Brands revisiting happier times

Rape and suicide. These things are not fun or funny. The social media age is no reason for PepsiCo and Hyundai to feel ‘stifled’. These are just moronic ideas. If the ads ran 30 years ago, they would still be moronic. Going back to old work is not cowardly; a cup of tea is warm, comforting and familiar – appropriate then that the [Tetley]communication draws upon these feelings.

New ideas are coming all of the time, and the social media age provides feedback instantly; which certainly means more risk, but as Lynx demonstrates in this example – it also means a great opportunity. Instant feedback of any advert is a marketer’s opportunity to learn something.

Neil Hughston, founding partner,

Social media doesn’t stifle creativity; it encourages creativity, and is now a strong driving force for brands to flex their creative muscles. The success seen from social swarms around Old Spice and Coca-Cola is testament to this. I believe that we’re seeing brands revert back to their old ads not because of fears of a social media-fuelled backlash but because consumers love a sense of nostalgia. We are now knee-deep in the era of austerity and who doesn’t want to rewind back to the happy, carefree times?

Peter Veash, CEO, The Bio Agency

I agree with Michael Magee when he talks about the power of ‘historical’ campaigns in connecting with consumers. For those in doubt about the power of nostalgia look no further than ITV2’s Big Reunion Tour this year, which is currently selling out The O2. Most consumers don’t have that much time in their lives for brands – hence we all need to fight for attention – so to borrow from Byron Sharp, if you can build on a positive brand meaning that already exists you have a head start. 

James Hayhurst, managing director, Leagas Delaney London

Building loyalty

Ben Cook makes a valid point when he says the use of plastic cards can make loyalty schemes seem like a hindrance rather than a value exchange.

As he outlined, mobile is likely to play a pivotal role in solving this problem, but to declare it as the only game changer does a disservice to other technologies. For example, cardless reward systems allow the accumulation of points seamlessly using something that consumers consistently carry with them without the complications of being ‘online’ or ‘offline’.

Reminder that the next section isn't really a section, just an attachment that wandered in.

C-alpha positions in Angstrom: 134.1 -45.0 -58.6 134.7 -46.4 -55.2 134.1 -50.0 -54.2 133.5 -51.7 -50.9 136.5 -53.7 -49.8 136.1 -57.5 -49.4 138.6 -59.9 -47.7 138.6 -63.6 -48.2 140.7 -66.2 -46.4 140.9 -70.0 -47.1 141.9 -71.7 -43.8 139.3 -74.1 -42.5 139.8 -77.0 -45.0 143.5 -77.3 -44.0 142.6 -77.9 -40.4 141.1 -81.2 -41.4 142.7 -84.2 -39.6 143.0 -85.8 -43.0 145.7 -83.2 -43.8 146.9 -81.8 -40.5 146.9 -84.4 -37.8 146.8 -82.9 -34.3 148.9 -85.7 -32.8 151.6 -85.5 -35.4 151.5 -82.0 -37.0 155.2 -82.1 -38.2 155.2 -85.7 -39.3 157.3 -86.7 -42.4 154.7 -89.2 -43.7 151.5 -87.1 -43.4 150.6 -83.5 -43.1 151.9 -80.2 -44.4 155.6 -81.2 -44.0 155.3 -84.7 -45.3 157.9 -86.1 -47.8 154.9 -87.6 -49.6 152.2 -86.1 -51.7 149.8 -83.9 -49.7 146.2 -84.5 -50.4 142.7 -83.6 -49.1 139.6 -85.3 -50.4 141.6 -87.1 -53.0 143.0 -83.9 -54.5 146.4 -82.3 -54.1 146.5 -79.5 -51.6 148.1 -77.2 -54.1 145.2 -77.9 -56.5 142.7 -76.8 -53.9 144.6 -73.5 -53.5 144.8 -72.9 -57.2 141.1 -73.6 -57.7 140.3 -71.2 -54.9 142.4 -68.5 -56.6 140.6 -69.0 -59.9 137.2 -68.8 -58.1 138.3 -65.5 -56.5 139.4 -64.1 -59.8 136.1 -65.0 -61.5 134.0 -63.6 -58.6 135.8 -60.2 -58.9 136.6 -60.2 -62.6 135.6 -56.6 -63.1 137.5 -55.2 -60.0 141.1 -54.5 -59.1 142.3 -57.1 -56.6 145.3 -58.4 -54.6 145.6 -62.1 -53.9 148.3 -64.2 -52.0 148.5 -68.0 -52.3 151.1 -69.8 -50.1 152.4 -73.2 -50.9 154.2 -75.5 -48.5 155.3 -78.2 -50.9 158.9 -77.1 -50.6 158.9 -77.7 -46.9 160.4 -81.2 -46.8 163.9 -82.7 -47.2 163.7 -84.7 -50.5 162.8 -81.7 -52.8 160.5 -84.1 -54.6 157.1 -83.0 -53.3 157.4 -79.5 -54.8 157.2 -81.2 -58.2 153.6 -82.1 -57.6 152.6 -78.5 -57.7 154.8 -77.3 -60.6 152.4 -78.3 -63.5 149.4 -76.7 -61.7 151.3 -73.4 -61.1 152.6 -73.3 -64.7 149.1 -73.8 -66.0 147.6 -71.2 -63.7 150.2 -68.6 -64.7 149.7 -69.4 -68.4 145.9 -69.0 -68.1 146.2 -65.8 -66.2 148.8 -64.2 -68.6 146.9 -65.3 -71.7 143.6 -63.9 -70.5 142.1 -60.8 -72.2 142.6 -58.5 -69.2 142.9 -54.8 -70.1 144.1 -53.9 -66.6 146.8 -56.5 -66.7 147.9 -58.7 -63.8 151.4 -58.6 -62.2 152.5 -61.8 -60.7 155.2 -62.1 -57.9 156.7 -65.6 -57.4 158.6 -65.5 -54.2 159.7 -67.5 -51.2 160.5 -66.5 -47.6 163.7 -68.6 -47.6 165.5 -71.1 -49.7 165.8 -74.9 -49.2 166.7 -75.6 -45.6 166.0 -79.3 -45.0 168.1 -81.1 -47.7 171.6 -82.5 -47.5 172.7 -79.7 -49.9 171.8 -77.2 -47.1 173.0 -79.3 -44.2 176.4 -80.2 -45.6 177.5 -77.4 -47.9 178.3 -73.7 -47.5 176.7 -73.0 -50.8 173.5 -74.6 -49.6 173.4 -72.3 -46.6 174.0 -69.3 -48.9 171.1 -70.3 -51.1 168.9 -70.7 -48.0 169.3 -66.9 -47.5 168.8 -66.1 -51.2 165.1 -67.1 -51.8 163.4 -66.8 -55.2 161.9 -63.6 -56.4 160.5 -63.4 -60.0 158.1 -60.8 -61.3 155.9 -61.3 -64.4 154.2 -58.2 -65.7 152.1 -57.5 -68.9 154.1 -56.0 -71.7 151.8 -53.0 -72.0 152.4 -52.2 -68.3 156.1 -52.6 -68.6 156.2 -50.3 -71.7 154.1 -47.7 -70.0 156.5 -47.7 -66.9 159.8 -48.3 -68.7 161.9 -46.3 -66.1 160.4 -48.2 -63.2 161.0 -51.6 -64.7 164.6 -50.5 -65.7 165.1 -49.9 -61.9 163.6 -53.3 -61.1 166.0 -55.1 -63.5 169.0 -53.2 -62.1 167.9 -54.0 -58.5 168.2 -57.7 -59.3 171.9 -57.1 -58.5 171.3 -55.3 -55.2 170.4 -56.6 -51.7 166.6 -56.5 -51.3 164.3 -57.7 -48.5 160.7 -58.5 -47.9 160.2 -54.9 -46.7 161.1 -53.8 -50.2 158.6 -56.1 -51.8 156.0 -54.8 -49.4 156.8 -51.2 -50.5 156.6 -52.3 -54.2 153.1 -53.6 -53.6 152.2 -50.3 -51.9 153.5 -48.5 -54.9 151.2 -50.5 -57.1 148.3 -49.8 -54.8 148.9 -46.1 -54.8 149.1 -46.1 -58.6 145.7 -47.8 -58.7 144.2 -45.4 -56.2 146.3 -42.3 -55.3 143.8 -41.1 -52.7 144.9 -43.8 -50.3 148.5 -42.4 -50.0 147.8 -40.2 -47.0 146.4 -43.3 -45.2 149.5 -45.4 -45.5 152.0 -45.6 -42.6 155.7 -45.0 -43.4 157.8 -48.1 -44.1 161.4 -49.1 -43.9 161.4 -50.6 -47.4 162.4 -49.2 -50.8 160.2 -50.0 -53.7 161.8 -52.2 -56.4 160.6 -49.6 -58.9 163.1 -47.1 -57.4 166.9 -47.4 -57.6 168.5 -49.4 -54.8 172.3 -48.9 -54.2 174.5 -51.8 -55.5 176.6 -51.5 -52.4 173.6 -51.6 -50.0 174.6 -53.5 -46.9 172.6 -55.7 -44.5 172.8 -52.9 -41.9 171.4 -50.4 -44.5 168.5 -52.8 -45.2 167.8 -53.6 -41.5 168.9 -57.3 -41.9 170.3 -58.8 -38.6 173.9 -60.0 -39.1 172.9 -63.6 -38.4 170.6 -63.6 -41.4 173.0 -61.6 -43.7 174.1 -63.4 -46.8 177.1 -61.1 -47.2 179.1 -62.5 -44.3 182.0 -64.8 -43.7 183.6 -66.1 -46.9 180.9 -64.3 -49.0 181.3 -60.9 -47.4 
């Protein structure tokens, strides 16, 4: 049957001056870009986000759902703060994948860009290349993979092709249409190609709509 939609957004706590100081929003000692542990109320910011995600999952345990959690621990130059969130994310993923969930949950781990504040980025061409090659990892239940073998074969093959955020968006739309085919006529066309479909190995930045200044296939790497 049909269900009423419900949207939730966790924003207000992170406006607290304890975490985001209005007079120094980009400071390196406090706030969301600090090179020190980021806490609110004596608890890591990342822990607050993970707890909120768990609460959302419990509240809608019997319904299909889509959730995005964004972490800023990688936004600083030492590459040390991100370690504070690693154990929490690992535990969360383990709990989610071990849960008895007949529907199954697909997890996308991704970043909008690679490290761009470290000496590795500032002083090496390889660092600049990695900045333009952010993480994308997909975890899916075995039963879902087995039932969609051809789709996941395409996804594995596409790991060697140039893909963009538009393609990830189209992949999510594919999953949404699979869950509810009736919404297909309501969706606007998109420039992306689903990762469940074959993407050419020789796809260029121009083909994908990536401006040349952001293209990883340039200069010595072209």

Systems such as this are becoming more popular and will increase the granularity of data that merchants and banks have at their disposal, as well as – crucially – allowing a frictionless consumer experience.

Gavin Dein, founder and executive director, Reward

Developing dialogue

Mindi Chahal’s article ‘Gaining trust can be a matter of survival’ laid out some interesting statistics. Today’s discerning consumers hold more of the cards than ever before, their ability and desire to make their own decisions about brands is unprecedented.  

With almost monthly industry crises, it’s not surprising that trust and consistency go hand in hand. But this provides marketers with an opportunity, and maybe in time a need, to forge real connections through real conversations. When devising a live event, we always leave room for conversations to develop. Wherever possible, we handpick brand ambassadors with first-hand experience of a brand, so they will look to create a dialogue rather than deliver a sales pitch. 

Gone are the days when brands could get away with having their own agenda, so developing friendships via social media, is now a vital part of any truly integrated campaign.

Sharon Richey, CEO, BEcause Brand Experience



P&G CEO McDonald exits

Rosie Baker

Procter & Gamble’s beleaguered CEO Bob McDonald is to leave the FMCG firm and be replaced by his predecessor, former P&G president and CEO Alan George “A.G.” Lafley.


    Leave a comment